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Will Philly learn from Cincinnati’s urban casino experience?

Will Philly learn from Cincinnati’s urban casino experience?.

Like Cincinnati, Philadelphia is struggling with what to do with a proposed casino in its center city. Concerns include potential crime, urban design, historical context, and a worry about such a large area of the urban environment being owned and controlled by one entity. More from Next American City:

Blatstein is the latest high-profile developer to throw his hat into the ring, with the 120,000-square-foot “Provence Casino” plan that would transform the former Philadelphia Inquirer and Daily News complex. The former offices would house a 125-room hotel and table games, while former loading docks and a parking area would be expanded into additional casino space and a massive commercial area, topped with an extravagant French-themed rooftop “village” and indoor botanical garden. According to Tower, the project will create 5,300 permanent positions for casino workers, in addition to thousands of temporary construction jobs.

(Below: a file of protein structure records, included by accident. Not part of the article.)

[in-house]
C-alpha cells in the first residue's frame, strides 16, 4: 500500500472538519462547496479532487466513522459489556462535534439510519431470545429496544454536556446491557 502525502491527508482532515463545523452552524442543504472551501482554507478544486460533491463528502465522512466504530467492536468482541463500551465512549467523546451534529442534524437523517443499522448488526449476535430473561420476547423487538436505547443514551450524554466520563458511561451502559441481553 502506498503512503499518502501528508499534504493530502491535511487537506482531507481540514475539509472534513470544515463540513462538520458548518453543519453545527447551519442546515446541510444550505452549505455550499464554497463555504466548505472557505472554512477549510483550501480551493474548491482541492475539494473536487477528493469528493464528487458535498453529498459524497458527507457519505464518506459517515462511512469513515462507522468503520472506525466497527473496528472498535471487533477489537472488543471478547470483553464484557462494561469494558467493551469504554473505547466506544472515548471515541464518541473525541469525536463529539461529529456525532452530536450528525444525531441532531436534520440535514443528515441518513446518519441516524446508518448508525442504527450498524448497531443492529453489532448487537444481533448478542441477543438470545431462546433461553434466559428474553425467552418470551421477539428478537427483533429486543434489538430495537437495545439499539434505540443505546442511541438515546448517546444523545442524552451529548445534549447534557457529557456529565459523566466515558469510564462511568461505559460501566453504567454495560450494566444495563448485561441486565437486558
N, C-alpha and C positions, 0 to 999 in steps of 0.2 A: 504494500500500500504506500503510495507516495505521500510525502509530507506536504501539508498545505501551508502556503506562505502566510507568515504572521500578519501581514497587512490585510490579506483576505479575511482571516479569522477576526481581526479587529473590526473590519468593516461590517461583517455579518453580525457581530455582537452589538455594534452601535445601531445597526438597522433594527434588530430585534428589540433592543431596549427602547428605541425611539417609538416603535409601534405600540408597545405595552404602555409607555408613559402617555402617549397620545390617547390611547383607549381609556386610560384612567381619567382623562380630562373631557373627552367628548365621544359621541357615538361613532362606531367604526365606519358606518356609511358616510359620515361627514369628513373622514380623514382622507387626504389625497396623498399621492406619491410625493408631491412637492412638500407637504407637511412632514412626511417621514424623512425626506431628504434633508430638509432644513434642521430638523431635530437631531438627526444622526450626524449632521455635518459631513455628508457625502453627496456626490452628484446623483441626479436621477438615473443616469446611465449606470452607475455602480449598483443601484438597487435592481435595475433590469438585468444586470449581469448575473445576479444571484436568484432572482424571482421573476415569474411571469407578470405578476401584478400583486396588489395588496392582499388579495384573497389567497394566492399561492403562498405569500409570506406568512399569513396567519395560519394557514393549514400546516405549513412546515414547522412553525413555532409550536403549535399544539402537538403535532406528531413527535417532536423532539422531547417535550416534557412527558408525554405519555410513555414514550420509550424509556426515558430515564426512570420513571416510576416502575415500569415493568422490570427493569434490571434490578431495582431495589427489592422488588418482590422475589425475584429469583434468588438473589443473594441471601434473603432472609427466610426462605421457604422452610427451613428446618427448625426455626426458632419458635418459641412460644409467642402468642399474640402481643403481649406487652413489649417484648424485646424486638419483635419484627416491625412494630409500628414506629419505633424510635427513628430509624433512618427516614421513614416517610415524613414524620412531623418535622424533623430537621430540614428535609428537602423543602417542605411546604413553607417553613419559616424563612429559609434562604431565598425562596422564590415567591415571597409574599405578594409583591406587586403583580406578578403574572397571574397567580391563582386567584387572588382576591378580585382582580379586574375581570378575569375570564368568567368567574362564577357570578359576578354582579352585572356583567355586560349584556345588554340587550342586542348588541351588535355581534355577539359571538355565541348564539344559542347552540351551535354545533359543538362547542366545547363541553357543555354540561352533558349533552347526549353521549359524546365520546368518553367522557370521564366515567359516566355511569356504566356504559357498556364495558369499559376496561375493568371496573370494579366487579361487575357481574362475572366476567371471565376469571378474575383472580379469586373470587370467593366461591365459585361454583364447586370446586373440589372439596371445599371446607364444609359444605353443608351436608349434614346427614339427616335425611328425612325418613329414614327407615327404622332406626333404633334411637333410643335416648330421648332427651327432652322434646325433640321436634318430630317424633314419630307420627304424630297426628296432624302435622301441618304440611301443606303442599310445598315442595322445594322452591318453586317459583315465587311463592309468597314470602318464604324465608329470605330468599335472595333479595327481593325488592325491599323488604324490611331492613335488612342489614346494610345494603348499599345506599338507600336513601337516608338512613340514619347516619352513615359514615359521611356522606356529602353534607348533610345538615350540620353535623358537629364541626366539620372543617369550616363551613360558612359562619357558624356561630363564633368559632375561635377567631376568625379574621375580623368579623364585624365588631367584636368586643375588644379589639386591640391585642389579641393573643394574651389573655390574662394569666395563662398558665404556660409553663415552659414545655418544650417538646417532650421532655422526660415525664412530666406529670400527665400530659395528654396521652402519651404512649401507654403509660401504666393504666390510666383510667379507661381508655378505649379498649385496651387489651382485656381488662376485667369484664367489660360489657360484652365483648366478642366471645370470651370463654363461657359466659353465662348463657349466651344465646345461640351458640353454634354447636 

By Randy A. Simes

Randy is an award-winning urban planner who founded UrbanCincy in May 2007. He grew up on Cincinnati’s west side in Covedale, and graduated from the University of Cincinnati’s nationally acclaimed School of Planning in June 2009. In addition to maintaining ownership and serving as the managing editor for UrbanCincy, Randy has worked professionally as a planning consultant throughout the United States, Korea and the Middle East. After brief stints in Atlanta and Chicago, he currently lives in the Daechi neighborhood of Seoul’s Gangnam district.